Then it was time to turn my attention to figuring out when my character is grounded, when they're jumping, and when they're falling so that I can show the correct animation for each situation.
I tacked whether they're grounded first. There's a couple of different possible approaches here. The one I opted for is to simply cast a ray straight down from the player to determine the distance to the ground. If that distance is greater than what it is when they're just standing, we know the character is not grounded. In my case, that looks a bit like this:
RaycastHit groundHit; Physics.Raycast (origin, transform.up * -1, out groundHit, 100f, groundLayers); grounded = groundHit.distance - groundedDistance <= 0f;
The variable origin is the calculated center of the capsule collider. The second parameter to Physics.Raycast is the direction I want the ray cast in, which is straight down. If we multiply transform.up by -1, we get a vector pointing straight down from the character. I don't know why Unity provides a method to give you a vector pointing up, but not one for pointing down, but multiplying the up vector by -1 gives us a down vector.
The third parameter is used to determine what object was hit, if any. C#, like Java, doesn't have pointers, so that funny out keyword is used to pass groundHit by reference rather than by value. As I've said before, I don't hate C# nearly as much as I hate Java, but there are still times when this language bugs me. Here's one example. I miss pointers. I know many devs feel we've outgrown the need for pointers and that our languages should hide them from us but, personally, I find this whole out² business to be far clunkier than simply passing the address of a variable. I understand some of the security concerns around pointers, but all the other arguments against them ring hollow to me.
Anyway, the next argument (100f) simply tells the ray cast to stop looking if it hasn't found something within 100 units. In my test level, units are roughly equivalent to meters, so that should be far enough to hit the ground no matter where I am on the level. The final argument is called groundLayers, and this one's a little confusing. This is a bitwise mask field used to specify which layers I want it to look for when ray casting. It's very similar to the physics settings I used previously to keep the bone colliders and character collider from interfering with each other.
Determining which values correspond to which layers is a little confusing but, fortunately, you don't need to. You can declare a public LayerMask variable, and Unity will present a user interface in the inspector to let you select the layers to be included.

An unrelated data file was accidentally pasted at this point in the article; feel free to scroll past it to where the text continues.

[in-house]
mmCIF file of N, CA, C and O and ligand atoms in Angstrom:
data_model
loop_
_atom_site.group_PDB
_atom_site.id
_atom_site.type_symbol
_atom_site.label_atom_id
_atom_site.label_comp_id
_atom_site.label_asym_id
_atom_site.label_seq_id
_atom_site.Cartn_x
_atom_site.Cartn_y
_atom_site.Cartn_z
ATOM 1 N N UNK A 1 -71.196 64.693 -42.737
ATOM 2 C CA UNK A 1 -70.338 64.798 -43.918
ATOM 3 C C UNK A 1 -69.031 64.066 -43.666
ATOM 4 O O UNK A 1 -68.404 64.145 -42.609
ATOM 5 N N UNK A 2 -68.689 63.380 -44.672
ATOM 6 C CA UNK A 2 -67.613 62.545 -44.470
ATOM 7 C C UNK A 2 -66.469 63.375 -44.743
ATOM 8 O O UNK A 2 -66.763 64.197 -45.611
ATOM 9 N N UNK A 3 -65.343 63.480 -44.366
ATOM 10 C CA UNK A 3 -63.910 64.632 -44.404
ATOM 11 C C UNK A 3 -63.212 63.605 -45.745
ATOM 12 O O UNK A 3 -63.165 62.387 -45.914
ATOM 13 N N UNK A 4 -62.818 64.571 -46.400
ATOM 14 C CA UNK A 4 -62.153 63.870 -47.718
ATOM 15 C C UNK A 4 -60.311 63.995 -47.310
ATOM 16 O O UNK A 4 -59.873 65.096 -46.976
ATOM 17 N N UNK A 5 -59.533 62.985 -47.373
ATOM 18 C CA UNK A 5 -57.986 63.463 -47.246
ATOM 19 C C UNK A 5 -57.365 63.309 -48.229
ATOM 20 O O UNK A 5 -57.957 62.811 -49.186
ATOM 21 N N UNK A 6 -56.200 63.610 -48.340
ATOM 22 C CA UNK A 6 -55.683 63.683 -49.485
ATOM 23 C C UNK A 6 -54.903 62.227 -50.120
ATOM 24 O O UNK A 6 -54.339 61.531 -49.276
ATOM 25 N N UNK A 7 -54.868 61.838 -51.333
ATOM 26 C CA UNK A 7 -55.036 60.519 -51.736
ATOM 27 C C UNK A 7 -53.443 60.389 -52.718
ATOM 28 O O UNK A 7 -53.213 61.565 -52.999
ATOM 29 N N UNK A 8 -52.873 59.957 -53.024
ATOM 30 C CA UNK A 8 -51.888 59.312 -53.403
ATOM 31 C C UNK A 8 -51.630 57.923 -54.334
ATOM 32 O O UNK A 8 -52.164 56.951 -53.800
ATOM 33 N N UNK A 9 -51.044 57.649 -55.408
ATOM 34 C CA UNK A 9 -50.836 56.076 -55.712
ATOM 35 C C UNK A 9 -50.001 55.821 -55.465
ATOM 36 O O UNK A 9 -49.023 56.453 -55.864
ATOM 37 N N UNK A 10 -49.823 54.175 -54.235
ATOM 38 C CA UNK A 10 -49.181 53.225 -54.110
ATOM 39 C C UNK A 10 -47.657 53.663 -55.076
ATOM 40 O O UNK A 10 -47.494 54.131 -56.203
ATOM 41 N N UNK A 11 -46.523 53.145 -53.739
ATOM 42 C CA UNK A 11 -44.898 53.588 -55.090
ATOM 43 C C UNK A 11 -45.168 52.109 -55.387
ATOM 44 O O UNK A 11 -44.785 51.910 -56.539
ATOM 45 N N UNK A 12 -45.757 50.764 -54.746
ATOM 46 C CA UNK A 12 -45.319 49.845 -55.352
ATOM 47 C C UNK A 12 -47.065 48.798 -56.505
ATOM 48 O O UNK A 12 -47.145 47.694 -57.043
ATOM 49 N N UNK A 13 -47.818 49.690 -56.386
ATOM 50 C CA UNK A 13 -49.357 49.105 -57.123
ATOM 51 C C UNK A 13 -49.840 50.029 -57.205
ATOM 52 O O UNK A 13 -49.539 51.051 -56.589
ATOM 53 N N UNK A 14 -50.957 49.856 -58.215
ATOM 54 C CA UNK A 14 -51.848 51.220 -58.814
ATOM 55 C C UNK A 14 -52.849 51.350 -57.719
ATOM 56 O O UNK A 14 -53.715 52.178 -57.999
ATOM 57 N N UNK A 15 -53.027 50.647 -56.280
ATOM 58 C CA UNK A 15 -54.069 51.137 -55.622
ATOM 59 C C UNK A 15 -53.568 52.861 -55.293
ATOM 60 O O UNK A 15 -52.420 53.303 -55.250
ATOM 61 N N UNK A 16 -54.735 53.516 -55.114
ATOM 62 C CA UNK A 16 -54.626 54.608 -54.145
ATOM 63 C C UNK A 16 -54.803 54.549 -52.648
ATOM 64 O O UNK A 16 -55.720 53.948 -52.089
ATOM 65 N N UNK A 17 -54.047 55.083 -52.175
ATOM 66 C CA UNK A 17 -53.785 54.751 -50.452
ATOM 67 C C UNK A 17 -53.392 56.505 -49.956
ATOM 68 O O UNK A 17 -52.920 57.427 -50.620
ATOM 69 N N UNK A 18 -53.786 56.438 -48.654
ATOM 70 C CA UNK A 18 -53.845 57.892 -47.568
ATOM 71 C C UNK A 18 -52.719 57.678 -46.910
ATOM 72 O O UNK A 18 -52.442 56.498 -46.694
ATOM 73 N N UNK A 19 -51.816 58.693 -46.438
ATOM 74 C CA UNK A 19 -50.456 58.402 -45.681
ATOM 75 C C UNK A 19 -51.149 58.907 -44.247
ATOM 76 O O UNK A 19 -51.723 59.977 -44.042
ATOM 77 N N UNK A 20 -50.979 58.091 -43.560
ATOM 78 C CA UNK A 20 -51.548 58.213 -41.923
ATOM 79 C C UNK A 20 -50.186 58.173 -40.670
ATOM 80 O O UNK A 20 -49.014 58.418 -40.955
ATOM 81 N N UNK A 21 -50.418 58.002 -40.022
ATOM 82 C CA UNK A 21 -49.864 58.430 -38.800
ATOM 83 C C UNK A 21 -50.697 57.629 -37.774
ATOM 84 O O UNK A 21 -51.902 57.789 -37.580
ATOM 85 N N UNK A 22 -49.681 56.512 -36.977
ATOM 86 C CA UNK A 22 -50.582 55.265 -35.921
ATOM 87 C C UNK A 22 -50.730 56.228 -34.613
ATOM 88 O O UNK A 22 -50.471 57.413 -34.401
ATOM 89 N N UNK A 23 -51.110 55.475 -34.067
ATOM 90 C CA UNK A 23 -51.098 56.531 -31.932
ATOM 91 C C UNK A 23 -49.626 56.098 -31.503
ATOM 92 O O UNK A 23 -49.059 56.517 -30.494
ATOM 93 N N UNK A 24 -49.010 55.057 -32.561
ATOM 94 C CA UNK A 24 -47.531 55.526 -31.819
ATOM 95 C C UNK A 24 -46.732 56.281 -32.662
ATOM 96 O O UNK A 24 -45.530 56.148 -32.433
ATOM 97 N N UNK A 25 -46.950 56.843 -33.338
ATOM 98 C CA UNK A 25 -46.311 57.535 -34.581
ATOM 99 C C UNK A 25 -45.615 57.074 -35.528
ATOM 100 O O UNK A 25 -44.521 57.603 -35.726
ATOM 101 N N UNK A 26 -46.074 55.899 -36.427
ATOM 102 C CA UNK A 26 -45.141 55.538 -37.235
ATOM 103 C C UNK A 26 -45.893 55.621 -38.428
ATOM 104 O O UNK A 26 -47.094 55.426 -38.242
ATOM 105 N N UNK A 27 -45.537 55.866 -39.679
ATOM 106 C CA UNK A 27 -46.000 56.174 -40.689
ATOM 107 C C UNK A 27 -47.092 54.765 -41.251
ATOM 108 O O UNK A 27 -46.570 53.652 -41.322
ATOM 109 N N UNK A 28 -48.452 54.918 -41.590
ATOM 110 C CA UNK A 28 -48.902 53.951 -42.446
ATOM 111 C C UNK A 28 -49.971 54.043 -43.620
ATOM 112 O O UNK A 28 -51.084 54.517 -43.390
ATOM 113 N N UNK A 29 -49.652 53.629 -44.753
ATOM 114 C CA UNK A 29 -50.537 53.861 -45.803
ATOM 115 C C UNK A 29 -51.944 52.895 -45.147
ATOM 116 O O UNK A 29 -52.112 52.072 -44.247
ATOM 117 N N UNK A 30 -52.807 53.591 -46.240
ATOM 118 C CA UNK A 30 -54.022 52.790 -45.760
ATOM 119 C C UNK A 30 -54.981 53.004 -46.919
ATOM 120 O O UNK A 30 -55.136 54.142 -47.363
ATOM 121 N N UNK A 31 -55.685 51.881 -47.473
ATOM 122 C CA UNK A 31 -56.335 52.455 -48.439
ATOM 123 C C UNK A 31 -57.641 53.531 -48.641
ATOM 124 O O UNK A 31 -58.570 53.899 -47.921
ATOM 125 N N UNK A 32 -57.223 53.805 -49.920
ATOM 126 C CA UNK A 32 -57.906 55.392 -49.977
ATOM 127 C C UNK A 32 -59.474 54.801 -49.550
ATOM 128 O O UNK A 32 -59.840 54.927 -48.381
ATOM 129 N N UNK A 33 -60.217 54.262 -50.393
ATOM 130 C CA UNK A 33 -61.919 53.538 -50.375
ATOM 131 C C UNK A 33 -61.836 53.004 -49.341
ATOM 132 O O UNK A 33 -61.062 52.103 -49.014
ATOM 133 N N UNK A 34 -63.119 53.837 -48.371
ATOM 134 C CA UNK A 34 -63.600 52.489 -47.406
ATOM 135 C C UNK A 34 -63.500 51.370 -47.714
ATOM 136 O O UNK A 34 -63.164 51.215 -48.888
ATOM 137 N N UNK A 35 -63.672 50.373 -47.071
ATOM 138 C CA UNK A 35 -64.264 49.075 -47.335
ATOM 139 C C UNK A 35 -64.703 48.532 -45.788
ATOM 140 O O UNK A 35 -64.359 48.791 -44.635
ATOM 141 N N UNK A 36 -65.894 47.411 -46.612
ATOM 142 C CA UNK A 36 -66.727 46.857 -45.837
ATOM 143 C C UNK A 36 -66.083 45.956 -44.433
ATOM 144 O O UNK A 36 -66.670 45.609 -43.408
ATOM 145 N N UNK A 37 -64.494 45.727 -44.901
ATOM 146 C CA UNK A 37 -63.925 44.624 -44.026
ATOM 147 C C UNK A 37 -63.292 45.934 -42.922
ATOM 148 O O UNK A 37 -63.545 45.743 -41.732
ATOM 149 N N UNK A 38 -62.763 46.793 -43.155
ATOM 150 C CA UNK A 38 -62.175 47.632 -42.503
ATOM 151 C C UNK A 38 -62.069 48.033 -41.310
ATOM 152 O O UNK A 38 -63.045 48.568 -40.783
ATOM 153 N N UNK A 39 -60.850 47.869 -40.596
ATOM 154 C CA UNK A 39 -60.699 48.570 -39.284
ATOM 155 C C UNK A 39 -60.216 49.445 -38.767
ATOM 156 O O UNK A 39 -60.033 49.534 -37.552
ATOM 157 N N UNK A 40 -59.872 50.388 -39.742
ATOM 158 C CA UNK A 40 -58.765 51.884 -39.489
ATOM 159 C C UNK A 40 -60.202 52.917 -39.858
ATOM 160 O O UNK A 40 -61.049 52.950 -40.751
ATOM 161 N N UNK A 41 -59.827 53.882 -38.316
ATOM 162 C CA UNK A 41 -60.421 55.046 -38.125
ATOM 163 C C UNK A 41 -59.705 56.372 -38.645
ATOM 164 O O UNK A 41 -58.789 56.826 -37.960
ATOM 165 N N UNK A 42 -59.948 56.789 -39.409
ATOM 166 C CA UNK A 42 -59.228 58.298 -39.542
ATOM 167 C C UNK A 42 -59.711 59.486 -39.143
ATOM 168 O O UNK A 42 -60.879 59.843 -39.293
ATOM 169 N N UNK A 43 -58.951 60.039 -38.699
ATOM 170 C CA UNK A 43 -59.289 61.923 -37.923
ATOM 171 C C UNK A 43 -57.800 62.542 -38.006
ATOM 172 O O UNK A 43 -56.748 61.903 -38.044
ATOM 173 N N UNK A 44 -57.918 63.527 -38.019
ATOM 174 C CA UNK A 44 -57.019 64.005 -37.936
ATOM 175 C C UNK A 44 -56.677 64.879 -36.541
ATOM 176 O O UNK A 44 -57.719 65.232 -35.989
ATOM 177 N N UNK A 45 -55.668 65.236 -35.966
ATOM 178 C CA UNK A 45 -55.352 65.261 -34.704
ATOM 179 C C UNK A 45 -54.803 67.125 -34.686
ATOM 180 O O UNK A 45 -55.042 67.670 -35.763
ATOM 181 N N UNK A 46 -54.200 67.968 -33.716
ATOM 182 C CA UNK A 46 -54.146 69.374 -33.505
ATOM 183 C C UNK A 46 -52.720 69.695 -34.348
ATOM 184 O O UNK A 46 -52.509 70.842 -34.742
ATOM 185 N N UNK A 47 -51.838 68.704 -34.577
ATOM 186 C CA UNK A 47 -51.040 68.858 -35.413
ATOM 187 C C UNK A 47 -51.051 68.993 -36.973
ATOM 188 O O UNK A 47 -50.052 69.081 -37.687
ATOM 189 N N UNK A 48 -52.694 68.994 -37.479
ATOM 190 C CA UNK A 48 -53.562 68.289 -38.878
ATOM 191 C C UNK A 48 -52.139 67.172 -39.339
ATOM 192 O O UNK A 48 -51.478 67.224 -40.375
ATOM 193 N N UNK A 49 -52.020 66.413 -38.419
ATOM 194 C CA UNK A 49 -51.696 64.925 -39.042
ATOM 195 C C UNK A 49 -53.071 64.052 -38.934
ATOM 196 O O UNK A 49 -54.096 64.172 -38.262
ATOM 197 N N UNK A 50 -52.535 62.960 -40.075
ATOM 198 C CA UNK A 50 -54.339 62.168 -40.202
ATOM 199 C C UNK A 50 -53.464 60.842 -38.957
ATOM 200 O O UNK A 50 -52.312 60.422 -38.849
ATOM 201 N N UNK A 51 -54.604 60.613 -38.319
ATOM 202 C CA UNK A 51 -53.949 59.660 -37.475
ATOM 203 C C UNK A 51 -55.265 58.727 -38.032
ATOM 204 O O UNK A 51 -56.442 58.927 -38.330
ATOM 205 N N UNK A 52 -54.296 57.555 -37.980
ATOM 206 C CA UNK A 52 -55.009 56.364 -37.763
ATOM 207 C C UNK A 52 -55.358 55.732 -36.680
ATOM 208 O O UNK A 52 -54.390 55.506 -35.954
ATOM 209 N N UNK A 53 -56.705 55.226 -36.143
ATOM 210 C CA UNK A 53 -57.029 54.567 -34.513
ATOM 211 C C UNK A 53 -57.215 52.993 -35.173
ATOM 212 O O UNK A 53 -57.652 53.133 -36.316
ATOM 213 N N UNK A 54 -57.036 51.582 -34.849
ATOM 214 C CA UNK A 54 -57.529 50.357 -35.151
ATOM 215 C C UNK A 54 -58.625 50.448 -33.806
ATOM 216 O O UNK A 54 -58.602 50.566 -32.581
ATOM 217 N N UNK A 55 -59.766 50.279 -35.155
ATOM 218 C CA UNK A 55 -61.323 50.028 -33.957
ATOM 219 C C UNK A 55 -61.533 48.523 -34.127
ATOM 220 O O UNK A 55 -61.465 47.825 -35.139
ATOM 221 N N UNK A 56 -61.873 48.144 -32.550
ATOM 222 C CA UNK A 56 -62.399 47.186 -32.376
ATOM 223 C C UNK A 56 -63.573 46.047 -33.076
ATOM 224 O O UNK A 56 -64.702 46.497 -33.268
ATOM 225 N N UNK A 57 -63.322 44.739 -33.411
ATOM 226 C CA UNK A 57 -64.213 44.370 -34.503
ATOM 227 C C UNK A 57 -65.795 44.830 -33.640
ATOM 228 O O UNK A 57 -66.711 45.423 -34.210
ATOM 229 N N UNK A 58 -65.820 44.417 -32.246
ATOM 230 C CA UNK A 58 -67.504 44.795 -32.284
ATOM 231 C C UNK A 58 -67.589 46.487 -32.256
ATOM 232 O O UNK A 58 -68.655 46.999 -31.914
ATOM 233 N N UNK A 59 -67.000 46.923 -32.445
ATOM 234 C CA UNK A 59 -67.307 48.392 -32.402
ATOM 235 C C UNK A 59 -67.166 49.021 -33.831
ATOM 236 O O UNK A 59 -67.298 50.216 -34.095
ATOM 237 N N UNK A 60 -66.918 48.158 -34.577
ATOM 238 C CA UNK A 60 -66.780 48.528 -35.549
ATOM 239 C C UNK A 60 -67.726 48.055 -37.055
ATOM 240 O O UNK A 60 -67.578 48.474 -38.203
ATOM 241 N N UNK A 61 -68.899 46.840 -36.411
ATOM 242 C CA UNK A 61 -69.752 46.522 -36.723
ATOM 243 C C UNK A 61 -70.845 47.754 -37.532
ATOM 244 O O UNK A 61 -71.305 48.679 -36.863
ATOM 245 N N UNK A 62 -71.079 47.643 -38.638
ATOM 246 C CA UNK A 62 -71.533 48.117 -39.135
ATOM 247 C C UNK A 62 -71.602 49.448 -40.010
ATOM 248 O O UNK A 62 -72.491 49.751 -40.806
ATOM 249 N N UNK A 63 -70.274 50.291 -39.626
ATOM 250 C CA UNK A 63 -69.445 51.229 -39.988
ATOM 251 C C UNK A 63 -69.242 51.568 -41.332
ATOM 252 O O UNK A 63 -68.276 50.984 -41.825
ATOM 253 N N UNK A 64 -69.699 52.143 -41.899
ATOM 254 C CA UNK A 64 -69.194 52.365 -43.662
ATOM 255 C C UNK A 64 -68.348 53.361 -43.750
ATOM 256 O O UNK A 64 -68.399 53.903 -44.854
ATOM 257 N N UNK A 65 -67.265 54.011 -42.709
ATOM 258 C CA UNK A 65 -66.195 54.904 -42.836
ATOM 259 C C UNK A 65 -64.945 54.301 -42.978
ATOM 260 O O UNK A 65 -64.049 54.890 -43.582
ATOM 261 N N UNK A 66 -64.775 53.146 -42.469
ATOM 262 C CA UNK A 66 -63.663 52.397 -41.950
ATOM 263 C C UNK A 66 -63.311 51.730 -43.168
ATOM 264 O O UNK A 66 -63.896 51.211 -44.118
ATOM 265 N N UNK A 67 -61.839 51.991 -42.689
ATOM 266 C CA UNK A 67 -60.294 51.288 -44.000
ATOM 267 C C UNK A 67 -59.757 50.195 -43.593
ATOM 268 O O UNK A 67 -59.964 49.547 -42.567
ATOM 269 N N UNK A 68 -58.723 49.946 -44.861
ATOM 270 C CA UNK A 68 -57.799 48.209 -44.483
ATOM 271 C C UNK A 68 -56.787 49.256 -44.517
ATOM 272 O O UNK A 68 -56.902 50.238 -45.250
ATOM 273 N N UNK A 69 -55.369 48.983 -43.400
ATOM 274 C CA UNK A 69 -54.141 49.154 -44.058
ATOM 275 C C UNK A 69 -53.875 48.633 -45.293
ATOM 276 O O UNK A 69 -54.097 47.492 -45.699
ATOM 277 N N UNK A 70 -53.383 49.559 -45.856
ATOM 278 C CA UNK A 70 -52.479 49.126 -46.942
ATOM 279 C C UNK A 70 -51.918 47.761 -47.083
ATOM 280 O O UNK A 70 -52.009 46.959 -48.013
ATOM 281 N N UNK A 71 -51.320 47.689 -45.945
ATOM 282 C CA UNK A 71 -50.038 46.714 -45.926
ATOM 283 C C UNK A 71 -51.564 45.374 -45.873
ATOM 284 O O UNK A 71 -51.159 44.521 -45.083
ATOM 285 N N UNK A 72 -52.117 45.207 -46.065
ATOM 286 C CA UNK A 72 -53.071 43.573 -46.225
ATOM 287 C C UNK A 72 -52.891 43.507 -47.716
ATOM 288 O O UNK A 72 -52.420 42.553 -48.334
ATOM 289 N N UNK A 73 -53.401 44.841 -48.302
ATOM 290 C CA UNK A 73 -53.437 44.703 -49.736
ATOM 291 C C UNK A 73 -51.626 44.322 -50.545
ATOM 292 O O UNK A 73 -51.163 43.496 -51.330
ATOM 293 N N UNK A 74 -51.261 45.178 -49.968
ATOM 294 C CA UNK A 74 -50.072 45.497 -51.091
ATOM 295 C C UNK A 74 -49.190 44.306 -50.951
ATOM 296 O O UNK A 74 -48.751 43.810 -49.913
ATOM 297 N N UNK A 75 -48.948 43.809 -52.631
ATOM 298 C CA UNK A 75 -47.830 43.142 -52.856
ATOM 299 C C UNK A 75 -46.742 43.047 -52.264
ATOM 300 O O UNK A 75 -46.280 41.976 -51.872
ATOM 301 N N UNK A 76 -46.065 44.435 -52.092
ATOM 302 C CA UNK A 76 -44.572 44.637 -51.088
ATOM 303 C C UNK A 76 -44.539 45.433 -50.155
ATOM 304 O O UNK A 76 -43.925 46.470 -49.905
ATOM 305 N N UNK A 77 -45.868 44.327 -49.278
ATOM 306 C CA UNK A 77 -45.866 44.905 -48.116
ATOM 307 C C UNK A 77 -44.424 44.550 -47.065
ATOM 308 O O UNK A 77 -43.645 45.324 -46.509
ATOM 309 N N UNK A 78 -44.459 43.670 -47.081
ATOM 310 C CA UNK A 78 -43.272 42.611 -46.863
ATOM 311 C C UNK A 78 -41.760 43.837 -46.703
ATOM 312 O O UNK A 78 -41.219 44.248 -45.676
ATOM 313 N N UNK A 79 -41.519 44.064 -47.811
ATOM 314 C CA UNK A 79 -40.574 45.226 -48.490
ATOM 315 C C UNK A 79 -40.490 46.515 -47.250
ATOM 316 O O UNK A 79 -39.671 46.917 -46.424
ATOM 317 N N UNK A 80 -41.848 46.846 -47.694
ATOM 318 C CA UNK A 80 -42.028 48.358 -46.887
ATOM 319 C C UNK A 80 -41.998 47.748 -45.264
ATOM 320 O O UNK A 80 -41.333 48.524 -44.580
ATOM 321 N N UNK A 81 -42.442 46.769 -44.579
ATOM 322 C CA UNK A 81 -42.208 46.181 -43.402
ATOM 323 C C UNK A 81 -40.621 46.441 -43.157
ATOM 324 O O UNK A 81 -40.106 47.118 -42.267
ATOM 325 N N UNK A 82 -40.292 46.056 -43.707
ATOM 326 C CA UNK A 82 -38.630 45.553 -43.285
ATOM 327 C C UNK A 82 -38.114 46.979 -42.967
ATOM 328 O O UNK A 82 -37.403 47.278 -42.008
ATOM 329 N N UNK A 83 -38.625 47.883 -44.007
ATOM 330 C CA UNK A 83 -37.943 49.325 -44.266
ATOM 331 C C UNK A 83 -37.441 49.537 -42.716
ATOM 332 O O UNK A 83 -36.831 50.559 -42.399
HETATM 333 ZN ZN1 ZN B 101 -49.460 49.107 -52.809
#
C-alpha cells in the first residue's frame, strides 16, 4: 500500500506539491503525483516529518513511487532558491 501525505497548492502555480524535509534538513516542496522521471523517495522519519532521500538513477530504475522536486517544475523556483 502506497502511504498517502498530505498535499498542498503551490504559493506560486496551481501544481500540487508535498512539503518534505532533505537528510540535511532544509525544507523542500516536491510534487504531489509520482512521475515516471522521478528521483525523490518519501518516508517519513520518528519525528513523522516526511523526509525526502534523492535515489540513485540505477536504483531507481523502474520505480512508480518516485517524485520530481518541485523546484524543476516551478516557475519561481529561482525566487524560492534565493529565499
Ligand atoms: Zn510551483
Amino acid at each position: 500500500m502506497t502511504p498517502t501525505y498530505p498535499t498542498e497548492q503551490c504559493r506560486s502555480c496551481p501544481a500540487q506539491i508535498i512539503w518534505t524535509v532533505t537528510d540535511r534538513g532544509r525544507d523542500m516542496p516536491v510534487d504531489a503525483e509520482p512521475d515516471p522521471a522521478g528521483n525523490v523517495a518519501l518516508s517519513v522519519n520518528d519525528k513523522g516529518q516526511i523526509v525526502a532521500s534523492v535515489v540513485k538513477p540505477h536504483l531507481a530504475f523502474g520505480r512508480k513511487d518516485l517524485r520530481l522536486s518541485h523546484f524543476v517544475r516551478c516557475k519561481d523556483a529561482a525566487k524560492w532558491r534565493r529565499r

In my testing, this works perfectly, except the jump problem is still there. My capsule collider doesn't move up as the character jumps, so this code reports that we're grounded when we're jumping.
For the jump problem, all I have to do is add a boolean variable to the class to track when a jump starts, and when it ends. Only, it's not quite that simple. When you tap the jump button, that starts the jump animation. With a running jump, the character immediately springs into the air, but with a standing jump, there's a build up as the character bends their knees down and then springs up. In both instances, the character's feet hits the ground some time before the animation ends. It seems like that's the point where we want them to start falling. We don't want them to land on thin air and then start to fall down.
The first thing to do was to figure out the exact timings for my two jump situations. After some trial and error, I came up with these values:
// Timings used on the jump. Running jump starts immediately and transitions immediately back private static float jumpResetDelay = .1f; // Used to set the Jump input back to 0 private static float runningJumpAnimationDuration = .416667f; // Running jump animation is reported as .867f seconds, // but is actually .416667, Mixamo probably trimmed on import // Standing jump has a build up and recover, so feet don't leave the ground immediately, and animation continues // for a short period of time after private static float standingJumpLeavesGround = .5f; // When the feet leave the ground on standing jump private static float standingJumpBackOnGround = 1.2f;
Now, the trick is to use them. This is one of those areas where language differences bite you. Pretty much every mechanism that I would use to accomplish this in Objective-C or C aren't available in Unity using C#. Apparently, for performance reasons, Unity's APIs are not threadsafe. Even though C# supports threading, Unity kinda doesn't. Instead, the suggested way to do something like this is to use these funky things called co-routines, which are functions that yield execution back to the calling thread. In Unity, these functions will fire on the main thread, but they can yield time back to the main thread, similar to a thread sleeping for a specified period of time.
After some playing around, I cam up with something that seems to work well. When the jump button is tapped, this co-routine fires:
If the character is doing a running jump, the public variable jumping gets set to true immediately, but if they're doing a standing jump, then we wait until the character's feet actually leave the ground to set it. In both cases, we set the Jump input to the animation state engine back to false after a short delay to make sure we don't accidentally trigger a second jump animation, and then, when the character's feet are back on the ground, we set jumping back to false.